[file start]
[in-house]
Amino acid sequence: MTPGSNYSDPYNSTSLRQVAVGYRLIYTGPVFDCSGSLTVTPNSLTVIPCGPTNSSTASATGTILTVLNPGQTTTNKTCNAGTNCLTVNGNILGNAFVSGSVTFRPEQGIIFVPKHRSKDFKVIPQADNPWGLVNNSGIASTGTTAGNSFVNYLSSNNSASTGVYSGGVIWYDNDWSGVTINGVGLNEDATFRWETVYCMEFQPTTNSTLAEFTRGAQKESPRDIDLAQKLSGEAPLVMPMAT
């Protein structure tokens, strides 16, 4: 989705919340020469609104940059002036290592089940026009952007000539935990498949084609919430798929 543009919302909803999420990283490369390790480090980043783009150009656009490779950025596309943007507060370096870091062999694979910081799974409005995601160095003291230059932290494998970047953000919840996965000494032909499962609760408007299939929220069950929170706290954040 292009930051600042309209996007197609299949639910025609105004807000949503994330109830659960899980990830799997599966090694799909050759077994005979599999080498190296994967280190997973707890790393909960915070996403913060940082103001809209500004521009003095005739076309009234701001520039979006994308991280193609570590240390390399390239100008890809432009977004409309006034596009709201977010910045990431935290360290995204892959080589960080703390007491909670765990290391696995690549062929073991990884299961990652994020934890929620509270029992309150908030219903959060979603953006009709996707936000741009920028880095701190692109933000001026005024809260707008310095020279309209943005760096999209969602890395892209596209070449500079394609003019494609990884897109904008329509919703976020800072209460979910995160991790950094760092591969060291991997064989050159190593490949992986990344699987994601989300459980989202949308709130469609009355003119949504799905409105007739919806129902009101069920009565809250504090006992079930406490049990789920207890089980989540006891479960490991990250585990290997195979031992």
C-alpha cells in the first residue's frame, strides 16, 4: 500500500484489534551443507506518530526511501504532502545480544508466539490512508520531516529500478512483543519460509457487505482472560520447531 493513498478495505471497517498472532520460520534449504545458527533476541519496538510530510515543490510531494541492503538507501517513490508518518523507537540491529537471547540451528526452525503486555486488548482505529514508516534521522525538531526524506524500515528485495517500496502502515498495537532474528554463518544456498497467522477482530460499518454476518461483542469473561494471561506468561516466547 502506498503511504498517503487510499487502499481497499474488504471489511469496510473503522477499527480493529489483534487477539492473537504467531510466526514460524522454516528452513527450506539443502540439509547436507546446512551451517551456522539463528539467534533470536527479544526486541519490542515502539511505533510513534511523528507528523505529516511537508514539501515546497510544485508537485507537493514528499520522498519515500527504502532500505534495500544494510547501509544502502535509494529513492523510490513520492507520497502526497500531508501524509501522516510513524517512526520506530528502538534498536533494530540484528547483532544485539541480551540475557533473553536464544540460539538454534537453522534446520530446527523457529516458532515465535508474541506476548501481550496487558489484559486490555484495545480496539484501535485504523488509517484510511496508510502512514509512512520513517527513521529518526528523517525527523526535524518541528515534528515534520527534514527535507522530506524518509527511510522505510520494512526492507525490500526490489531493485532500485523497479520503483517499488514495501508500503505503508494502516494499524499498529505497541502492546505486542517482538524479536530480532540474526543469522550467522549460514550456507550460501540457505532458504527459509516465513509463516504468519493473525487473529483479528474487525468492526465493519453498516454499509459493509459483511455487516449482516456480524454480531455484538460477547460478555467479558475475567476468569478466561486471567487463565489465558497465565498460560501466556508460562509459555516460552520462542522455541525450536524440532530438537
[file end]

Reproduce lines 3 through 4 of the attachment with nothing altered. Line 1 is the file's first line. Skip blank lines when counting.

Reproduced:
């Protein structure tokens, strides 16, 4: 989705919340020469609104940059002036290592089940026009952007000539935990498949084609919430798929 543009919302909803999420990283490369390790480090980043783009150009656009490779950025596309943007507060370096870091062999694979910081799974409005995601160095003291230059932290494998970047953000919840996965000494032909499962609760408007299939929220069950929170706290954040 292009930051600042309209996007197609299949639910025609105004807000949503994330109830659960899980990830799997599966090694799909050759077994005979599999080498190296994967280190997973707890790393909960915070996403913060940082103001809209500004521009003095005739076309009234701001520039979006994308991280193609570590240390390399390239100008890809432009977004409309006034596009709201977010910045990431935290360290995204892959080589960080703390007491909670765990290391696995690549062929073991990884299961990652994020934890929620509270029992309150908030219903959060979603953006009709996707936000741009920028880095701190692109933000001026005024809260707008310095020279309209943005760096999209969602890395892209596209070449500079394609003019494609990884897109904008329509919703976020800072209460979910995160991790950094760092591969060291991997064989050159190593490949992986990344699987994601989300459980989202949308709130469609009355003119949504799905409105007739919806129902009101069920009565809250504090006992079930406490049990789920207890089980989540006891479960490991990250585990290997195979031992």
C-alpha cells in the first residue's frame, strides 16, 4: 500500500484489534551443507506518530526511501504532502545480544508466539490512508520531516529500478512483543519460509457487505482472560520447531 493513498478495505471497517498472532520460520534449504545458527533476541519496538510530510515543490510531494541492503538507501517513490508518518523507537540491529537471547540451528526452525503486555486488548482505529514508516534521522525538531526524506524500515528485495517500496502502515498495537532474528554463518544456498497467522477482530460499518454476518461483542469473561494471561506468561516466547 502506498503511504498517503487510499487502499481497499474488504471489511469496510473503522477499527480493529489483534487477539492473537504467531510466526514460524522454516528452513527450506539443502540439509547436507546446512551451517551456522539463528539467534533470536527479544526486541519490542515502539511505533510513534511523528507528523505529516511537508514539501515546497510544485508537485507537493514528499520522498519515500527504502532500505534495500544494510547501509544502502535509494529513492523510490513520492507520497502526497500531508501524509501522516510513524517512526520506530528502538534498536533494530540484528547483532544485539541480551540475557533473553536464544540460539538454534537453522534446520530446527523457529516458532515465535508474541506476548501481550496487558489484559486490555484495545480496539484501535485504523488509517484510511496508510502512514509512512520513517527513521529518526528523517525527523526535524518541528515534528515534520527534514527535507522530506524518509527511510522505510520494512526492507525490500526490489531493485532500485523497479520503483517499488514495501508500503505503508494502516494499524499498529505497541502492546505486542517482538524479536530480532540474526543469522550467522549460514550456507550460501540457505532458504527459509516465513509463516504468519493473525487473529483479528474487525468492526465493519453498516454499509459493509459483511455487516449482516456480524454480531455484538460477547460478555467479558475475567476468569478466561486471567487463565489465558497465565498460560501466556508460562509459555516460552520462542522455541525450536524440532530438537